What do kimonos and dogs have in common?
Unless you’re reading The Kimono Tattoo.
Midway through the novel, protagonist Ruth discovers that the Tosa dog has an intricate and unfortunate connection to the mystery she is trying to solve, namely, what happened to her younger brother, Matthew.
Maybe because I shared my home and life with a sweet rescue dog named Wilson, over the nine years I worked on the novel, dogs began to figure in the work. The appearance of dogs was not particularly sanguine, I’m afraid. The animals played a key role in the work, but the role they played pulled the narrative into some very dark alleyways. I found myself dealing with dogfighting.
I don’t know how I ended up there. I wanted to send my character Ruth away from Kyoto. I ended up dispatching her to the island of Shikoku, to a region formerly known as Tosa.
The minute I thought of Tosa, I was put in mind of the iconic Tosa dog.
I have a small wooden Tosa dog, a trinket I acquired after a trip to the region many years ago. The dog, now sadly a bit faded from his years standing sentry on my newel post, is a handsome, rugged fellow decked out in a sumo wrestler’s apron or kesho-mawashi.
Why a sumo wrestler? The breed comes from a line of fighting dogs. And so, when I sent Ruth to Tosa, she had to learn more about the famous dog and their horrible fighting world. And that meant, I did too.
Most of what I learned and incorporated into the novel, ended up on the cutting room floor. As with other “edited out” sections I’ve presented in this blog, the detail, though perhaps fascinating to some, impedes the narrative flow.
Here are some of the scraps. (Believe it or not, there were more!) We begin with Ruth learning about the development of the breed:
The Tosa breed, I was soon to learn, was started in the late nineteenth century. The originator of the breed took the indigenous Shikoku-ken—a smart, compact little hunting dog known for its loyalty—and bred it to mastiffs, Great Danes, bulldogs, and Saint Bernards. The aim was to produce a bigger, meaner dog for fighting. Fortunately, the heyday of the Tosa breed had passed, and the dogs were banned in most European countries because of their perceived viciousness.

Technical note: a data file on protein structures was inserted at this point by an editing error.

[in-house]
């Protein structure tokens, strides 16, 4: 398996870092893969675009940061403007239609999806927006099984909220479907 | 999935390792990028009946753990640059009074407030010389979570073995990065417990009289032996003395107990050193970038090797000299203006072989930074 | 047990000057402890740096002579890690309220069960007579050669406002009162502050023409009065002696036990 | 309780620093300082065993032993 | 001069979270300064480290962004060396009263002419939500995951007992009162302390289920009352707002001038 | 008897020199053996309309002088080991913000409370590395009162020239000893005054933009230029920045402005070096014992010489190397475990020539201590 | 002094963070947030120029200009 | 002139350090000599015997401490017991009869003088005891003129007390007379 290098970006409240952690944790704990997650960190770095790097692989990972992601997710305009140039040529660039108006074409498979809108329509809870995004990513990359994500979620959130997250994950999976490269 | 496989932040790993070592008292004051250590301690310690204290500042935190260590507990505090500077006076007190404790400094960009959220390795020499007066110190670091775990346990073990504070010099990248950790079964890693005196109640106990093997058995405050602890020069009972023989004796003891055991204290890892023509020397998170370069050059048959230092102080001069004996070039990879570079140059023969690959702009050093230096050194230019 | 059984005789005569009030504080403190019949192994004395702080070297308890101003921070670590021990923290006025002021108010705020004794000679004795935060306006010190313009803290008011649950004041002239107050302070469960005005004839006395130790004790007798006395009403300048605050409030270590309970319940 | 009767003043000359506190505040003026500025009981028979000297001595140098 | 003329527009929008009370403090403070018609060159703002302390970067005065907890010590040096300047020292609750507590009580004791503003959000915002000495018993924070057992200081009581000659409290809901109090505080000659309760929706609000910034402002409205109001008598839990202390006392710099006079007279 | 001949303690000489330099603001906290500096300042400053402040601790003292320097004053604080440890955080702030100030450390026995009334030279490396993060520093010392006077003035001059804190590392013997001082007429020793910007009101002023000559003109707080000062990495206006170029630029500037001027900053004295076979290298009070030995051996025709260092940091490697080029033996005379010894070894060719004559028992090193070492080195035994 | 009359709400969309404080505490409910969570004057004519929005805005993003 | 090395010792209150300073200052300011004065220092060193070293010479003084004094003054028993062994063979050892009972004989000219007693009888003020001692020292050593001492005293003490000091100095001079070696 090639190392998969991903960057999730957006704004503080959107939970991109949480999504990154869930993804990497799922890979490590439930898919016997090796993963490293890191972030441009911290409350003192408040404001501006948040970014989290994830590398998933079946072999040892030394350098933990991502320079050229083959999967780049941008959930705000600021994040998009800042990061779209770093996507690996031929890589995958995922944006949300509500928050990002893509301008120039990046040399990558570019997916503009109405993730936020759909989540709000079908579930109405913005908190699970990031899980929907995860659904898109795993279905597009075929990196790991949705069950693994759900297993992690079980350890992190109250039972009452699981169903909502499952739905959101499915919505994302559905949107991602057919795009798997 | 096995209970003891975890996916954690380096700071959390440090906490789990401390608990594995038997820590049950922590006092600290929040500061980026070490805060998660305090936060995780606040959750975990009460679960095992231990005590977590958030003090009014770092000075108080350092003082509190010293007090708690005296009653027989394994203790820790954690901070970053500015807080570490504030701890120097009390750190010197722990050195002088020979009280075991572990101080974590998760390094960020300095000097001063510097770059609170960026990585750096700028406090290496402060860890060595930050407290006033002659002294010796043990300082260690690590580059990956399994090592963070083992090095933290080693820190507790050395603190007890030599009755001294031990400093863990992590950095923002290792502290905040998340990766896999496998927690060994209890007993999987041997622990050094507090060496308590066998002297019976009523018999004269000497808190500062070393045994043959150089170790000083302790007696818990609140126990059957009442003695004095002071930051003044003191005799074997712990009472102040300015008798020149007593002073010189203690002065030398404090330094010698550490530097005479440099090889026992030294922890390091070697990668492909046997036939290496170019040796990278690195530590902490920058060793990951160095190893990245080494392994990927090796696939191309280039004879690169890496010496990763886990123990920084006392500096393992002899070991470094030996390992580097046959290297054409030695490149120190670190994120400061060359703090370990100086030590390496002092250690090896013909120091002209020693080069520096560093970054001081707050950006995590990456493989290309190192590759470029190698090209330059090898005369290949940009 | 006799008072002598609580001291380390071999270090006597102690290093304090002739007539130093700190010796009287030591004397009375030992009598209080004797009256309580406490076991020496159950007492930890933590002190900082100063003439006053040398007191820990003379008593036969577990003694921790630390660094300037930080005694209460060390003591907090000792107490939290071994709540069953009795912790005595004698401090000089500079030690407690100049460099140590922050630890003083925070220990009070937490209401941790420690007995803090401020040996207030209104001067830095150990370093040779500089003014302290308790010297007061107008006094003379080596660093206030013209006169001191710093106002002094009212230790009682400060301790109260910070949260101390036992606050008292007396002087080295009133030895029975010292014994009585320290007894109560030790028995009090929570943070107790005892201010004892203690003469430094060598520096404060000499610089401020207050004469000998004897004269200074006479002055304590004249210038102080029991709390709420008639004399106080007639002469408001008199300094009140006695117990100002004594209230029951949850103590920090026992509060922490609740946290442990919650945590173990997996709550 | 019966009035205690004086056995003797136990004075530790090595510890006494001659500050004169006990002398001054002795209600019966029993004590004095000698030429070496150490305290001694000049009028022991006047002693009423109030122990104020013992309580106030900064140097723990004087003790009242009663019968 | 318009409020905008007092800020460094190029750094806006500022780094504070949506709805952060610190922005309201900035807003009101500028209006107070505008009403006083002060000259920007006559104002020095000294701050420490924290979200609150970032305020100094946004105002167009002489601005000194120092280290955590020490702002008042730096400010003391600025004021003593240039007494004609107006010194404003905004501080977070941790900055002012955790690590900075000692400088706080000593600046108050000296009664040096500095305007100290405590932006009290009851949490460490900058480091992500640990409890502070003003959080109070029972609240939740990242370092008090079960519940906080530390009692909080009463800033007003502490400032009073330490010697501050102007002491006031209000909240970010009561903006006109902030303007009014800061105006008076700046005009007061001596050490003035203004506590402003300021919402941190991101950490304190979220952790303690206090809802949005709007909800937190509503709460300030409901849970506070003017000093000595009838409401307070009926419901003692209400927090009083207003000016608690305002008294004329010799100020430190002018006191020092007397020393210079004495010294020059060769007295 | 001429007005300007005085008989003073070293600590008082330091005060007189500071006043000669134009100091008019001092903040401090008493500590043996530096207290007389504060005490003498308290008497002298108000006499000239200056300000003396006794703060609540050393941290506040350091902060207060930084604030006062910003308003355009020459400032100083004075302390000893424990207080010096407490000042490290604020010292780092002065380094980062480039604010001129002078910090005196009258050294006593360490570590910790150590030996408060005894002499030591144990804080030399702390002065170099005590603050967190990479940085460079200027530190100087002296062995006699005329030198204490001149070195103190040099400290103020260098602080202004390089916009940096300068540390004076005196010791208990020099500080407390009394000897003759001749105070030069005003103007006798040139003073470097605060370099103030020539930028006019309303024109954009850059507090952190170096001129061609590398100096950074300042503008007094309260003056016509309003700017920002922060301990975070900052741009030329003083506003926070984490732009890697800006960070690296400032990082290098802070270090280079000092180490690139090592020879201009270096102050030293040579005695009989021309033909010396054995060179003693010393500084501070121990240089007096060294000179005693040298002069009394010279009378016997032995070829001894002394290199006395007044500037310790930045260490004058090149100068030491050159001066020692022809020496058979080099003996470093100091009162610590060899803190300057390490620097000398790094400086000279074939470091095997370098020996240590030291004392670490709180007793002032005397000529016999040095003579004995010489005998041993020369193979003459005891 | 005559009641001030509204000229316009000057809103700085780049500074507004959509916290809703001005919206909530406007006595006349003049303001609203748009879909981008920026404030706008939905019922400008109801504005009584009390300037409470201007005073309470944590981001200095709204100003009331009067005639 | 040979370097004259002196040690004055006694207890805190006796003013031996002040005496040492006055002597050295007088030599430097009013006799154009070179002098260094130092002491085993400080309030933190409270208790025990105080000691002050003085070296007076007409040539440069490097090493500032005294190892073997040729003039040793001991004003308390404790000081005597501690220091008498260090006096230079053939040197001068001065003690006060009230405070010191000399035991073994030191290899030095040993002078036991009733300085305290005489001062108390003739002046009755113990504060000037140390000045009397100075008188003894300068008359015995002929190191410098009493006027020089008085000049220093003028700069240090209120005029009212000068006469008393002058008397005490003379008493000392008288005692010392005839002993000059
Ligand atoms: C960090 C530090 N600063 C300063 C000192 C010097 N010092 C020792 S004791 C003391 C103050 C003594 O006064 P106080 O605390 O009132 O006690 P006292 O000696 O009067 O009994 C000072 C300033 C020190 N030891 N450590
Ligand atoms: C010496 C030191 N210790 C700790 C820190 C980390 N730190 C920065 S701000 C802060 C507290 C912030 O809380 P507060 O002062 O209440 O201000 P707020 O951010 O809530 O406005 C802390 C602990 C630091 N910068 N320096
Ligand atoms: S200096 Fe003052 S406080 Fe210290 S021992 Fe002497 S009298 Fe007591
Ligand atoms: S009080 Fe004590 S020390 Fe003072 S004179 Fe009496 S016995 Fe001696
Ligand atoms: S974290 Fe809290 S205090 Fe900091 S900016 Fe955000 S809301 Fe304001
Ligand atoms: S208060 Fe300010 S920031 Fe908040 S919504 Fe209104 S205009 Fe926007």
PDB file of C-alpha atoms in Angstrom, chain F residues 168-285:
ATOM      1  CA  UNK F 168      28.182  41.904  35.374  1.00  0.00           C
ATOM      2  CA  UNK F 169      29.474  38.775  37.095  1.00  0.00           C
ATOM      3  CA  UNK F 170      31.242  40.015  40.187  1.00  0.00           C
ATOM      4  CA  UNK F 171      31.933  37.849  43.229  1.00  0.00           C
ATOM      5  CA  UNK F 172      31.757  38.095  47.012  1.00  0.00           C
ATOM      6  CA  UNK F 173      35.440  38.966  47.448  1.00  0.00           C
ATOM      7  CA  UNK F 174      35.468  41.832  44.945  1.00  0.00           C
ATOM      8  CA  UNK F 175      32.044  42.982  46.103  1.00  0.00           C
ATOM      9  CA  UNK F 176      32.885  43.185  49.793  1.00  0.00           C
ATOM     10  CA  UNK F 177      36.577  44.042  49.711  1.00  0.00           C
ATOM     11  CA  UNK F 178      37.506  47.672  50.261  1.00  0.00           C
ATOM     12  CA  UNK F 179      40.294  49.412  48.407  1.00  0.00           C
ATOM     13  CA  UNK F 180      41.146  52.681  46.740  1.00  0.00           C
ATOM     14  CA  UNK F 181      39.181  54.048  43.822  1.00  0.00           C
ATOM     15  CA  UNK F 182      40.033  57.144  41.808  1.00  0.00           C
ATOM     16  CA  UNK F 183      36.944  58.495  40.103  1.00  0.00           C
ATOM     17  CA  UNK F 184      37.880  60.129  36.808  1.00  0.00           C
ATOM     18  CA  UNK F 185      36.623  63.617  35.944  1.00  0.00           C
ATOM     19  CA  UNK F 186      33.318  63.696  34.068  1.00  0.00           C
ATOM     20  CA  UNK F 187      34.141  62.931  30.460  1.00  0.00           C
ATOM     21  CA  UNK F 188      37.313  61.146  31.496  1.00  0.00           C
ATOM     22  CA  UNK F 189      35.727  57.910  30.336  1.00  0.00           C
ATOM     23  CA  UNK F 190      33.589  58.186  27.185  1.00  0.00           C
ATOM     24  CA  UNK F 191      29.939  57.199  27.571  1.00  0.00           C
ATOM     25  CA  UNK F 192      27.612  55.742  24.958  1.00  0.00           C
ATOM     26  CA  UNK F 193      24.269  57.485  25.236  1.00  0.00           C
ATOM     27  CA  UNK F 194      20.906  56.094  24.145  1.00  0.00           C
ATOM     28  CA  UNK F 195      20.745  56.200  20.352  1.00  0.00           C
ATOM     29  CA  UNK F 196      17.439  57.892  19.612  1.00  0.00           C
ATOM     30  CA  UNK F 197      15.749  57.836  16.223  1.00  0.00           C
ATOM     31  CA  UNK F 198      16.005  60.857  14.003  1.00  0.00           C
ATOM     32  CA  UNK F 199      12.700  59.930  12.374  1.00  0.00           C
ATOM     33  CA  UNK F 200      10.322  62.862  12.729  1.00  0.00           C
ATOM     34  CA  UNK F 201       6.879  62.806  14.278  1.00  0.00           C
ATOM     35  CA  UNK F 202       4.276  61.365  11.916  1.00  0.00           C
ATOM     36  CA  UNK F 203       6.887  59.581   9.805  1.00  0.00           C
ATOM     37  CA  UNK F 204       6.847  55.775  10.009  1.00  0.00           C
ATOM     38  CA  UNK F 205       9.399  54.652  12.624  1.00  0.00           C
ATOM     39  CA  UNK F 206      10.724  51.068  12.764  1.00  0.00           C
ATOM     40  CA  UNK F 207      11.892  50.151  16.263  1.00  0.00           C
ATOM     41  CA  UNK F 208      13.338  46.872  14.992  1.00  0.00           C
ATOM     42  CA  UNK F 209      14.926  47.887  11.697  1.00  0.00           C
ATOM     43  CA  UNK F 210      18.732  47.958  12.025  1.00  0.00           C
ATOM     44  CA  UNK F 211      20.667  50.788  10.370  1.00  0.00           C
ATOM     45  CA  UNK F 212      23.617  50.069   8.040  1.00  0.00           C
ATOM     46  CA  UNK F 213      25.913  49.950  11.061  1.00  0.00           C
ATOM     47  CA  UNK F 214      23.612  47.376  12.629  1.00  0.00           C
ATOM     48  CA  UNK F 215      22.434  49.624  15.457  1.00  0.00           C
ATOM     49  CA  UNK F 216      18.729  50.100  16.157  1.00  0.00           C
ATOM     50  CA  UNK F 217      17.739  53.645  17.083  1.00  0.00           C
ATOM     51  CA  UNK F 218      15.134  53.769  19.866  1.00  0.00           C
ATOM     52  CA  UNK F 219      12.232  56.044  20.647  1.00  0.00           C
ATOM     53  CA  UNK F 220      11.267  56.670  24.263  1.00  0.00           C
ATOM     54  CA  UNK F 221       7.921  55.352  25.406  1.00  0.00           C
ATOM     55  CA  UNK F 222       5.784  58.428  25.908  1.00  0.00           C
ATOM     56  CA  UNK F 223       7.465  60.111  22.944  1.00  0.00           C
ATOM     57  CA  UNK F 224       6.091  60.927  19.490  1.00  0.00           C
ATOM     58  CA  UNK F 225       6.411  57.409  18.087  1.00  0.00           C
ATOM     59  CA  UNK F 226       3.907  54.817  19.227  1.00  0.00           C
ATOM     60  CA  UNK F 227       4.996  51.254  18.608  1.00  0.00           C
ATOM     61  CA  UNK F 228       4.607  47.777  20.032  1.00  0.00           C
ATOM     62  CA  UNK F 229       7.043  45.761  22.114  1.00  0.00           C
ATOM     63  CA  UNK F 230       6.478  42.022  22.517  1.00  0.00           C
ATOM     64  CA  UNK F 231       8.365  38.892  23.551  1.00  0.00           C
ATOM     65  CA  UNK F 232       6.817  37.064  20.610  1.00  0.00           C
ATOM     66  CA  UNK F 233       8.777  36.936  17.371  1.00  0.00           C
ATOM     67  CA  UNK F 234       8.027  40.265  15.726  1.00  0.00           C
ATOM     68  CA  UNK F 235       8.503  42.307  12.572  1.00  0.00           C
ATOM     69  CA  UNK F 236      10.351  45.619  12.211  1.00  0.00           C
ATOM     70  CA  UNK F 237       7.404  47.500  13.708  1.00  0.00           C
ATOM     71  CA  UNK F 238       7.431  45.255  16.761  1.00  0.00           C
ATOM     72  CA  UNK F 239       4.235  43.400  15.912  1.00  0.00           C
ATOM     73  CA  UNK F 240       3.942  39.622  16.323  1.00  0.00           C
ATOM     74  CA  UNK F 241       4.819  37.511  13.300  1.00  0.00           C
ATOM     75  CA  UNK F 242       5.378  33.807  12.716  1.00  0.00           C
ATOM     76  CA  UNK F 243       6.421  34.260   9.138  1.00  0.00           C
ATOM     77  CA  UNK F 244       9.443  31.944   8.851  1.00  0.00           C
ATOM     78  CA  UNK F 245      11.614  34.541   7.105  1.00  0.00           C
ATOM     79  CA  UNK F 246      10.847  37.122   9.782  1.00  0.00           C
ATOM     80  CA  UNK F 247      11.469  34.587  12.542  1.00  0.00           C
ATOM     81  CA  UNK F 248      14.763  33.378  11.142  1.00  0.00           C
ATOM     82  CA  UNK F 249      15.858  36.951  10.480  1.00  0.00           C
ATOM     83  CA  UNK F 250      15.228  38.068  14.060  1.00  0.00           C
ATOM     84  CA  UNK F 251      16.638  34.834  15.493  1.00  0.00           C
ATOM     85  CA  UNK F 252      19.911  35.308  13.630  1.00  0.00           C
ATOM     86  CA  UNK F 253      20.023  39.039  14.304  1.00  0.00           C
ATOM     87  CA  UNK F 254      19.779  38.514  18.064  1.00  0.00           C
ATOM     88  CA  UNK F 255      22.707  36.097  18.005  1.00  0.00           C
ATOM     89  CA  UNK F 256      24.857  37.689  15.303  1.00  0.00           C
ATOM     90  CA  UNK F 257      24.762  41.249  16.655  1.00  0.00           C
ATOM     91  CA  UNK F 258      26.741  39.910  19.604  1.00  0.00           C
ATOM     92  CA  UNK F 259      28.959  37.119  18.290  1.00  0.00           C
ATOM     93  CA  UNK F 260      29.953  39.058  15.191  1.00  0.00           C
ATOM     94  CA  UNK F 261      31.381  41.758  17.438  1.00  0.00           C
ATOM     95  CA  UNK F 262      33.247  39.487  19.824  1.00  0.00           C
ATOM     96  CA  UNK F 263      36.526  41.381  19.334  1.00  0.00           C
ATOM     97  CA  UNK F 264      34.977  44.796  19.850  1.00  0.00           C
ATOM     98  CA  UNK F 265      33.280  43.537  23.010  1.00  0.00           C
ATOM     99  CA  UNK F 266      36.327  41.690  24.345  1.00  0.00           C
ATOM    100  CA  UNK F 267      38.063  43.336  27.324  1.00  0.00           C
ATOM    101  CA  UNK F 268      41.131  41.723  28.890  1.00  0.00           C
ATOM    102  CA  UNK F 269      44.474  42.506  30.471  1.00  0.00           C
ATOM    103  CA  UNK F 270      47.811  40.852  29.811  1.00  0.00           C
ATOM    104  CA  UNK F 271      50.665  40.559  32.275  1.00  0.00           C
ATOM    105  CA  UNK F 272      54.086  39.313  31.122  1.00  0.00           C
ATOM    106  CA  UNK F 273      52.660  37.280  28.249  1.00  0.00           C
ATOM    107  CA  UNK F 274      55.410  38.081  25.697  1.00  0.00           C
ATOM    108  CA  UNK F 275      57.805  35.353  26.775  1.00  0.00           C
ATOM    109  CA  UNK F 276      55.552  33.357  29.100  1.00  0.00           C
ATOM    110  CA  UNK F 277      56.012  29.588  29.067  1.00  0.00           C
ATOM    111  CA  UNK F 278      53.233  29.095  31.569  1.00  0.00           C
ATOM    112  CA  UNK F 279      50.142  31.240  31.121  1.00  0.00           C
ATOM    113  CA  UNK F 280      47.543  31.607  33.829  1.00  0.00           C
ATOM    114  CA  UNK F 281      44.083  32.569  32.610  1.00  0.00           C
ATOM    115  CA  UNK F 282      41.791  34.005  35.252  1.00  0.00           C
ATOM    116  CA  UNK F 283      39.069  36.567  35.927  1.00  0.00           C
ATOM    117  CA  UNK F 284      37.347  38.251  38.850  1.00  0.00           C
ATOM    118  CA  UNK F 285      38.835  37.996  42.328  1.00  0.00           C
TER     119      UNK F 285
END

The more Ruth (and I) learned about the massive bullmastiff, the more fascinated I became by this particular working dog. In the section below, Ruth’s research grows incredibly detailed. But isn’t the wrinkle-quotient of the face fascinating? Well, I thought so.
[W]hile I surfed from page to page, I did manage to pick up more information about the breed. For example, bullmastiffs were largely silent. They didn’t sound out an alarm when a thief approached. And they were bred to be a preferred brindle which along with the black muzzle and dark eyes offered a natural camouflage when tracking intruders at night. I especially enjoyed learning that breeders paid attention to the wrinkle-ability of the dog’s brow. Back in the old days gamekeepers would patrol in silence, keeping a sharp eye on their dogs. A wrinkled brow alerted the keeper that trouble was afoot. If the brow thus maintained a constant furrow, the dog was of no use to the keeper and would not be retained for that purpose. I wondered what happened to the poor pups that suffered excessive wrinkling.
This editing of the novel happened sometime after I lost my companion, Wilson. Needless to say, losing him was much harder than losing the details about muzzles and brows.